When we came alongside, a low cry ran fore and aft the deck, and everybody gazed at us with inquiring eyes. And well they might. To say nothing of the savage boat’s crew, panting with excitement, all gesture and vociferation, my own appearance was calculated to excite curiosity. A robe of the native cloth was thrown over my shoulders, my hair and beard were uncut, and I betrayed other evidences of my recent adventure. Immediately on gaining the deck, they beset me on all sides with questions, the half of which I could not answer, so incessantly were they put.

As an instance of the curious coincidences which often befall the sailor, I must here mention that two countenances before me were familiar. One was that of an old man-of-war’s-man, whose acquaintance I had made in Rio de Janeiro, at which place touched the ship in which I sailed from home. The other was a young man whom, four years previous, I had frequently met in a sailor boarding-house in Liverpool. I remembered parting with him at Prince’s Dock Gates, in the midst of a swarm of police-officers, trackmen, stevedores, beggars, and the like. And here we were again:–years had rolled by, many a league of ocean had been traversed, and we were thrown together under circumstances which almost made me doubt my own existence.

But a few moments passed ere I was sent for into the cabin by the captain.

He was quite a young man, pale and slender, more like a sickly counting-house clerk than a bluff sea-captain. Bidding me be seated, he ordered the steward to hand me a glass of Pisco. In the state I was, this stimulus almost made me delirious; so that of all I then went on to relate concerning my residence on the island I can scarcely remember a word. After this I was asked whether I desired to “ship”; of course I said yes; that is, if he would allow me to enter for one cruise, engaging to discharge me, if I so desired, at the next port. In this way men are frequently shipped on board whalemen in the South Seas. My stipulation was acceded to, and the ship’s articles handed me to sign.

The mate was now called below, and charged to make a “well man” of me; not, let it be borne in mind, that the captain felt any great compassion for me, he only desired to have the benefit of my services as soon as possible.

Helping me on deck, the mate stretched me out on the windlass and commenced examining my limb; and then doctoring it after a fashion with something from the medicine-chest, rolled it up in a piece of an old sail, making so big a bundle that, with my feet resting on the windlass, I might have been taken for a sailor with the gout. While this was going on, someone removing my tappa cloak slipped on a blue frock in its place, and another, actuated by the same desire to make a civilized mortal of me, flourished about my head a great pair lie imminent jeopardy of both ears, and the certain destruction of hair and beard.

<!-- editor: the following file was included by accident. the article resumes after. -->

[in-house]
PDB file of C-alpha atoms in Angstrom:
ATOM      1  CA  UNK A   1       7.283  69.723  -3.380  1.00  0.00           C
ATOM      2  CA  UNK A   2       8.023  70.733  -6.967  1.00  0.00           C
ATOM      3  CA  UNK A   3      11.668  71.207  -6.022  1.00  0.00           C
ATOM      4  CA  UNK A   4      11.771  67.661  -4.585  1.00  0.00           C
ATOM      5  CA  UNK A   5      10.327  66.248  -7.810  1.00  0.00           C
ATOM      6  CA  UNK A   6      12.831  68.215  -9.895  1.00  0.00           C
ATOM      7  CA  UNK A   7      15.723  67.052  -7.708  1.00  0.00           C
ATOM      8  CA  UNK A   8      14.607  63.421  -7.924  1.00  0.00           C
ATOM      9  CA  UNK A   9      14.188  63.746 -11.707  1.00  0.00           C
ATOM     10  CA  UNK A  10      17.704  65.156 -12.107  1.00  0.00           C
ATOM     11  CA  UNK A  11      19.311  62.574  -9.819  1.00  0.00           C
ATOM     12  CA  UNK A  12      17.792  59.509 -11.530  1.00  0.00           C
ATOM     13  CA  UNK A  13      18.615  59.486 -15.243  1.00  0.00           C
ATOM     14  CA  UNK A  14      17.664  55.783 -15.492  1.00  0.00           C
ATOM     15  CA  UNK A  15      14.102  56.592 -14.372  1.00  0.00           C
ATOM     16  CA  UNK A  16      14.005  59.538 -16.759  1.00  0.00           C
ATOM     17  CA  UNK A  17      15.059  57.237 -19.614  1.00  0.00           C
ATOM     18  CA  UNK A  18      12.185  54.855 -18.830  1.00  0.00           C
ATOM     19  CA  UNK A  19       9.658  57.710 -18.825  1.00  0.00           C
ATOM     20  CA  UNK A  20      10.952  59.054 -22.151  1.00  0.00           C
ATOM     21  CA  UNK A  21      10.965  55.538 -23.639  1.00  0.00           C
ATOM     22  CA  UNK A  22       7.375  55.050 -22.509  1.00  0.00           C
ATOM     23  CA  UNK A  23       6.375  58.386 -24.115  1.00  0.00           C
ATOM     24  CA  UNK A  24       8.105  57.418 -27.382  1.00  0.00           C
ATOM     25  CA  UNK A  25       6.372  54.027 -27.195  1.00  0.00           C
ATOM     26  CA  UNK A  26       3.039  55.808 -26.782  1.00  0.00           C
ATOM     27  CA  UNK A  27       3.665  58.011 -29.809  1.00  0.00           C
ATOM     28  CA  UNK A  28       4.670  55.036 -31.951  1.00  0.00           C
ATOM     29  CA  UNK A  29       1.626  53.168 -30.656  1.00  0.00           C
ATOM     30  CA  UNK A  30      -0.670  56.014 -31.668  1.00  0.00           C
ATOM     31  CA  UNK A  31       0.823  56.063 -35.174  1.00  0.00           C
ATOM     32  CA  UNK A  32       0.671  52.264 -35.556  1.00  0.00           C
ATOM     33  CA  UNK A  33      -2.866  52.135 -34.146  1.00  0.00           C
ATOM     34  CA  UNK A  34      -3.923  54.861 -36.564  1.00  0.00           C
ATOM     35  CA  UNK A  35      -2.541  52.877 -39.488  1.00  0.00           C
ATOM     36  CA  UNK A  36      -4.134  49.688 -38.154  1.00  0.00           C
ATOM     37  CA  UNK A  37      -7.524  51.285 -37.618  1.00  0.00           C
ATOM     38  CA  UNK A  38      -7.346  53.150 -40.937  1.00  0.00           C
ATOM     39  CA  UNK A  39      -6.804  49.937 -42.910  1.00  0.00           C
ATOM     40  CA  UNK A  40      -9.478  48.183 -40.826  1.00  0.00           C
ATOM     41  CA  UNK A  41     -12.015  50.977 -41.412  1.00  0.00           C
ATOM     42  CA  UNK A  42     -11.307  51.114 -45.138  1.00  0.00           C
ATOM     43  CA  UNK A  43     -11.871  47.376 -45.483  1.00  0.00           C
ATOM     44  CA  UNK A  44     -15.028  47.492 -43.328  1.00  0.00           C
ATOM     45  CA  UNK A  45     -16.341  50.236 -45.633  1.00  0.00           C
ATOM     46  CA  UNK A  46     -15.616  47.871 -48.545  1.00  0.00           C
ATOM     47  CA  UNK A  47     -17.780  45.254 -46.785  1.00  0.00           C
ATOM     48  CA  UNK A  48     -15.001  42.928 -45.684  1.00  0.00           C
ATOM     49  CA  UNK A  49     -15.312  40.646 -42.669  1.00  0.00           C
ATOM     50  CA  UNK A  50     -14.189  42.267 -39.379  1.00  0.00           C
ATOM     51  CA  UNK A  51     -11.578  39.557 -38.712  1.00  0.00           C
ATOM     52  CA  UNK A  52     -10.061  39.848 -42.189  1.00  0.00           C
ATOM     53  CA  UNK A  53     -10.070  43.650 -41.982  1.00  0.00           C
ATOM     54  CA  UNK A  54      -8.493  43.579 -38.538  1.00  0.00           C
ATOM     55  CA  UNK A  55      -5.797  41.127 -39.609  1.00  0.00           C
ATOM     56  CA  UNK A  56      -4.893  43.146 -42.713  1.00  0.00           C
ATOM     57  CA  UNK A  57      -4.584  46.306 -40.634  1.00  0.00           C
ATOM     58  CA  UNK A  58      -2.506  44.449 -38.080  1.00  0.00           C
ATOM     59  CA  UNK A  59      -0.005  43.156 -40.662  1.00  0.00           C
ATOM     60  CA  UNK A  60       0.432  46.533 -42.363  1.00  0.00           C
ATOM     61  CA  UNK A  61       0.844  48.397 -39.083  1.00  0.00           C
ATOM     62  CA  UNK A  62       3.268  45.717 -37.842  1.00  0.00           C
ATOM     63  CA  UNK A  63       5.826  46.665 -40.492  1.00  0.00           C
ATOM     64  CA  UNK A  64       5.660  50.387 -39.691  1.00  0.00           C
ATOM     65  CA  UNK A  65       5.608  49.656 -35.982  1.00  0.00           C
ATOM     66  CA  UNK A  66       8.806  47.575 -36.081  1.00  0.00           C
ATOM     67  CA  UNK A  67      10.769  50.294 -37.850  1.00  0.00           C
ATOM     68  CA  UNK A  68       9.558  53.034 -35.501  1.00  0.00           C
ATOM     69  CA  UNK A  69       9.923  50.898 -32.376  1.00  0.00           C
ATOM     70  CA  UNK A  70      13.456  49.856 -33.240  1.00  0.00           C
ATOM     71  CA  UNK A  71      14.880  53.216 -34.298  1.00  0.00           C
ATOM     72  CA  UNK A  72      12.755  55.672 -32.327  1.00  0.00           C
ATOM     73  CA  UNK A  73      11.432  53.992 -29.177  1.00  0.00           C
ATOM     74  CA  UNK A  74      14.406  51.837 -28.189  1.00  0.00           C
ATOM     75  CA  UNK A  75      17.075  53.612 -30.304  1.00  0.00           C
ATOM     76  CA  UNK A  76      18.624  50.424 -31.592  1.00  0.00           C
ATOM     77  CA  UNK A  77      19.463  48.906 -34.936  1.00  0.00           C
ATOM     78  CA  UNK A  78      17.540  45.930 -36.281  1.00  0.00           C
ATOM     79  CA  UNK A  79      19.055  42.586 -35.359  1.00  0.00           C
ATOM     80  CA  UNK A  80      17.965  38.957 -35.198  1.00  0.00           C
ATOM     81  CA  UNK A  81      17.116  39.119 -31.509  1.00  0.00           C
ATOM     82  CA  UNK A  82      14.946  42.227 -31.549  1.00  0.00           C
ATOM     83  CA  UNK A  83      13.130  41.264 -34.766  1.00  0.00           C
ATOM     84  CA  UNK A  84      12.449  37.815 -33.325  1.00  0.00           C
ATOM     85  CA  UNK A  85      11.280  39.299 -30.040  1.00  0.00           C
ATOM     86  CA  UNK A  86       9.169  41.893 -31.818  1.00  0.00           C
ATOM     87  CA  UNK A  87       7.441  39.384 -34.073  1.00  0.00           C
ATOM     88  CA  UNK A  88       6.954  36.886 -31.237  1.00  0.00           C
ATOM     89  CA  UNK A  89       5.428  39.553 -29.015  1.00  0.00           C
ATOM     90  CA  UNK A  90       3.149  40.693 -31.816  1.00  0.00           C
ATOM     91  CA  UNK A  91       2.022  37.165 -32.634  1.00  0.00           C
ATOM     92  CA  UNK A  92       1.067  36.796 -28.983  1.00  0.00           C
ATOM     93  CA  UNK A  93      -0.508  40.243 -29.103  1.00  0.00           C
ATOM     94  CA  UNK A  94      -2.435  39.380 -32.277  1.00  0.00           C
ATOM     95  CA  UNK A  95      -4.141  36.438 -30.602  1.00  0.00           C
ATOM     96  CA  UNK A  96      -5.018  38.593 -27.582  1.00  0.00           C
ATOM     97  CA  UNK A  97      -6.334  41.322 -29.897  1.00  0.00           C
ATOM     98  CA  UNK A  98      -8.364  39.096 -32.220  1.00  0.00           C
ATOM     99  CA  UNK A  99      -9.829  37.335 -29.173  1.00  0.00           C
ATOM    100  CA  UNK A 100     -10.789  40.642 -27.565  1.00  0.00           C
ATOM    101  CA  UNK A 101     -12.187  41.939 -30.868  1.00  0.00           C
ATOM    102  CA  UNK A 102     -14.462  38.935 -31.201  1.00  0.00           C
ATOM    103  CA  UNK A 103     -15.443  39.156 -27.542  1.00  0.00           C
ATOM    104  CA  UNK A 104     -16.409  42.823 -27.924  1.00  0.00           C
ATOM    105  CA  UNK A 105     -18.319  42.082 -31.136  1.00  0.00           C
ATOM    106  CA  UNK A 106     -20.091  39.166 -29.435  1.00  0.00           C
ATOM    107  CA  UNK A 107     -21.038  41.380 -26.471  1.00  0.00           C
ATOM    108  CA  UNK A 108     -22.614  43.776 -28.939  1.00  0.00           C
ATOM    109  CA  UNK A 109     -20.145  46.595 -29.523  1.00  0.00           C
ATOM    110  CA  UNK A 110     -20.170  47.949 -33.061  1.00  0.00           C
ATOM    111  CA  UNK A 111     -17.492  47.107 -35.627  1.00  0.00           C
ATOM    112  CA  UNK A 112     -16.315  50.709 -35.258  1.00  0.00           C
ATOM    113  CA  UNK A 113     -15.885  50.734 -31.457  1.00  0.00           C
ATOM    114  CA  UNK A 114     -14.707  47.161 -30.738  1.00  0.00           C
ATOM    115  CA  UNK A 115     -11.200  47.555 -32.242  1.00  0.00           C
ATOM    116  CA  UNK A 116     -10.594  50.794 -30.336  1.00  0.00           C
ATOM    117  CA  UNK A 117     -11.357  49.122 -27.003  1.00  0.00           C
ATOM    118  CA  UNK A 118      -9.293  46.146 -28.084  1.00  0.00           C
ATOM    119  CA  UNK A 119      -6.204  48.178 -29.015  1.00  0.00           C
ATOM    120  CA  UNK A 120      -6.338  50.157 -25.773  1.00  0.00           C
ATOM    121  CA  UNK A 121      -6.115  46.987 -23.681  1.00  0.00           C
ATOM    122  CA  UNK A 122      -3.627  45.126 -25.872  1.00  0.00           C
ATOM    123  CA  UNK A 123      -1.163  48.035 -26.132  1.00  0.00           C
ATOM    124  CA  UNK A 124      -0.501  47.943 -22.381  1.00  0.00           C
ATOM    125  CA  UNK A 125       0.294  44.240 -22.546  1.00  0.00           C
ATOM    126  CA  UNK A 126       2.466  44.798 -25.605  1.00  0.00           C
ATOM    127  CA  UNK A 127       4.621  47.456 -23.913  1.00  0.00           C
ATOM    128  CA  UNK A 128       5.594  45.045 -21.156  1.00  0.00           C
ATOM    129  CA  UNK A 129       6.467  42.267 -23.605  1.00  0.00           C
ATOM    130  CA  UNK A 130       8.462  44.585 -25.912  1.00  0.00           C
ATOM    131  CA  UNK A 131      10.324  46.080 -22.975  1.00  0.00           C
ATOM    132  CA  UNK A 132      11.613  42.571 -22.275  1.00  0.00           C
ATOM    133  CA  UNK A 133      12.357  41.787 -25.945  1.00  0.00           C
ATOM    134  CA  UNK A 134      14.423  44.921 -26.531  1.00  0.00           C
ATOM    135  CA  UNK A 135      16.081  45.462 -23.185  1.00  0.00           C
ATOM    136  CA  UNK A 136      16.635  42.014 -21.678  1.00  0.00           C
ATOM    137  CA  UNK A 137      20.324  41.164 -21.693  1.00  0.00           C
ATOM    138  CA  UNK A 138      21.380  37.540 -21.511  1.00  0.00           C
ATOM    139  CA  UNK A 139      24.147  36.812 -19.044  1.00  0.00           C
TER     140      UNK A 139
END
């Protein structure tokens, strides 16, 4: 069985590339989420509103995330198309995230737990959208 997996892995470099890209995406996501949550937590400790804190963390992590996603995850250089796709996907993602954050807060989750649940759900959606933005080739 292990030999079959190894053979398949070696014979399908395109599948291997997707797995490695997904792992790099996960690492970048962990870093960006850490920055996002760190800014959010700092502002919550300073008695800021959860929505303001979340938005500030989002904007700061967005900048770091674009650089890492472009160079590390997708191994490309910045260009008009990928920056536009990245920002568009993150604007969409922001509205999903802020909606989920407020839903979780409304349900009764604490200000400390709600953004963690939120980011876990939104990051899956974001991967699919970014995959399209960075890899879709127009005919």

The day was now drawing to a close, and, as the land faded from my sight, I was all alive to the change in my condition. But how far short of our expectations is oftentimes the fulfilment of the most ardent hopes. Safe aboard of a ship–so long my earnest prayer–with home and friends once more in prospect, I nevertheless felt weighed down by a melancholy that could not be shaken off. It was the thought of never more seeing those who, notwithstanding their desire to retain me a captive, had, upon the whole, treated me so kindly. I was leaving them for ever.

So unforeseen and sudden had been my escape, so excited had I been through it all, and so great the contrast between the luxurious repose of the valley, and the wild noise and motion of a ship at sea, that at times my recent adventures had all the strangeness of a dream; and I could scarcely believe that the same sun now setting over a waste of waters, had that very morning risen above the mountains and peered in upon me as I lay on my mat in Typee.

Going below into the forecastle just after dark, I was inducted into a wretched “bunk” or sleeping-box built over another. The rickety bottoms of both were spread with several pieces of a blanket. A battered tin can was then handed me, containing about half a pint of “tea”–so called by courtesy, though whether the juice of such stalks as one finds floating therein deserves that title, is a matter all shipowners must settle with their consciences. A cube of salt beef, on a hard round biscuit by way of platter, was also handed up; and without more ado, I made a meal, the salt flavour of which, after the Nebuchadnezzar fare of the valley, was positively delicious.

While thus engaged, an old sailor on a chest just under me was puffing out volumes of tobacco smoke. My supper finished, he brushed the stem of his sooty pipe against the sleeve of his frock, and politely waved it toward me. The attention was sailor-like; as for the nicety of the thing, no man who has lived in forecastles is at all fastidious; and so, after a few vigorous whiffs to induce repose, I turned over and tried my best to forget myself. But in vain. My crib, instead of extending fore and aft, as it should have done, was placed athwart ships, that is, at right angles to the keel, and the vessel, going before the wind, rolled to such a degree, that-every time my heels went up and my head went down, I thought I was on the point of turning a somerset. Beside this, there were still more annoying causes of inquietude; and every once in a while a splash of water came down the open scuttle, and flung the spray in my face.

At last, after a sleepless night, broken twice by the merciless call of the watch, a peep of daylight struggled into view from above, and someone came below. It was my old friend with the pipe.

“Here, shipmate,” said I, “help me out of this place, and let me go on deck.”